Color Guard Try-Outs to Open Spring Athletics


Mallory Avington, Editor

“If you have a talent for showmanship, dancing, twirling baton, teamwork and coordination, and being a part of a great band program, the LCHS Color Guard is the place for you,” Ms. Martina Norman, the assistant director to the Color Guard and Piano and Choir teacher, said.

 The LCHS Color Guard, also known as the Flag Corps or offhandedly as the Flag Girls (though boys are welcome to join, much like cheerleading), adds an element of performance and variety to the Marching Minutemen Band’s halftime show during football and marching season.  

Taught by Norman and Ms. Krista Adkins, instructor, the corps members dance and perform to choreographed routines along to tunes played by the band, and occasionally perform with wooden rifles. If they progress to feature twirling, they may use batons safely caught on fire—as is the case with Senior feature twirler Briana Kraus, who twirled with multiple batons, knives and fire last year’s competition season during parades and field shows alike.  

“I ended up progressing to two batons,” Kraus said. “Then I moved on to flag baton, twirling knives, and during my senior year I started twirling fire batons.”  

Kraus said she started out in gymnastics at eight years old, then moved on to cheerleading. She was a woodwind in band for three years at the middle school and the start of her ninth grade year before progressing to her Color Guard career during 9th grade.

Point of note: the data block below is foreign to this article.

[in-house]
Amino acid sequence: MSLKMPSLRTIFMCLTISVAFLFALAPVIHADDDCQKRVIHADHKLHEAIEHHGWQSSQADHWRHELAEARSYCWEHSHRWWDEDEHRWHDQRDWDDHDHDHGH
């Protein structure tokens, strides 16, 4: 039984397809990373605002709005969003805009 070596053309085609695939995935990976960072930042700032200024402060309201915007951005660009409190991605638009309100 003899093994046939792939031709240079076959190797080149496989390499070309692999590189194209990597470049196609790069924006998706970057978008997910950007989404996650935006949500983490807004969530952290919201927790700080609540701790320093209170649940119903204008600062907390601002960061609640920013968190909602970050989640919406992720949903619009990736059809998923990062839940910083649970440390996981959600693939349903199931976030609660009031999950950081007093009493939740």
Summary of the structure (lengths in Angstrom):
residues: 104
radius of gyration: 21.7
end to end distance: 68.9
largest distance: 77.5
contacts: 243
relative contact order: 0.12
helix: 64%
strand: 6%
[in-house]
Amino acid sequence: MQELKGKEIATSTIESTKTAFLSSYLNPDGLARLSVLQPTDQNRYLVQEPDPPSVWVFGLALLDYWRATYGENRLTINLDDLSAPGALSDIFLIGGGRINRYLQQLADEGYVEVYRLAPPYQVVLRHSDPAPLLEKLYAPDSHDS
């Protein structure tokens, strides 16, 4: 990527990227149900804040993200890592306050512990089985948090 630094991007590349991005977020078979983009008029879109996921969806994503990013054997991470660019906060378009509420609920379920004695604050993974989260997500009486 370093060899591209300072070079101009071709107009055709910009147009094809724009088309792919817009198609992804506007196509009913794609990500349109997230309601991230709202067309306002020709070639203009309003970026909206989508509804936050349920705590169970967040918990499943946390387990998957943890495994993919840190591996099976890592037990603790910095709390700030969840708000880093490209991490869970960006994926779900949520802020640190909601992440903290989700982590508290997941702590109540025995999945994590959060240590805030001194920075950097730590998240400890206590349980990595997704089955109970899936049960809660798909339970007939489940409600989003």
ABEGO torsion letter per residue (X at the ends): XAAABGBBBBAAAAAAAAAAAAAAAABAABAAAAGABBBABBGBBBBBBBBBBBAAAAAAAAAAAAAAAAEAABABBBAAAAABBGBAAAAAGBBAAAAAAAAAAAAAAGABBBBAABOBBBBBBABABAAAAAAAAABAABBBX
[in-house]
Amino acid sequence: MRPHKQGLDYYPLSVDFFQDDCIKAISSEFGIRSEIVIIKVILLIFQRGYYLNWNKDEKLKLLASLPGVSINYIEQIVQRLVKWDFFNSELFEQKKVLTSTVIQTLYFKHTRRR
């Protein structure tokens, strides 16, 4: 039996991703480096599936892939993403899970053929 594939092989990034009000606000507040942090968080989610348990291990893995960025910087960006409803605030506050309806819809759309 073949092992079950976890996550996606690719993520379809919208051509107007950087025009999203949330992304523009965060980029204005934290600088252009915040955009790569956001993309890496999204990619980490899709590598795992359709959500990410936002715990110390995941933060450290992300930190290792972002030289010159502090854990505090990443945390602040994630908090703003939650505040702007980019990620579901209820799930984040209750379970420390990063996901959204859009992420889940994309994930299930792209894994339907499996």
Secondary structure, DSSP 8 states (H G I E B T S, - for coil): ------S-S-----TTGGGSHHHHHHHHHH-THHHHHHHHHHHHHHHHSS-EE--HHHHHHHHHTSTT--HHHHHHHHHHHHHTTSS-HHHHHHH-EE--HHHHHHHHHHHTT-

Scholarships for Color Guard participants are open for the application process as a part of athletics, regardless of years of experience.  

Senior Captain Brooke Williams has been in Color Guard for two years.

“It’s an honor to be captain this year. Color Guard is something that is not for everyone; it’s difficult and stressful at times, but it’s so rewarding and fun. I’m excited to see what the girls come up with next year, and I hope the program continues to grow,” Williams said.

“I think that Brooke is an excellent section leader,” Norman said. “She runs practices with great competence and confidence.”

Color Guard, though an additive to the band’s show, is in its own category entirely. Last September at Tyler Consolidated High School for the 50th Annual Oil and Gas competition, the Color Guard captured a bronze medal. Color Guard judges’ grades are based off of the members’ collective coordination, the intricacy of each routine, and how their routines compliment the show’s music.

“I’d like to see the Flag Corps grow in members just as the band does,” Norman said. ““Any of us who feel connected and dedicated to a group want to do our best. I think the Color Guard adds a lot of expression to what the band plays. We’ll be looking for new members for next year in spring.”

Members, in addition to Kraus and Williams, are: Leah Fallo, sophomore and Maycee Ferguson, freshman.

For more information about the Flag Corps, contact Norman or any member of the corps.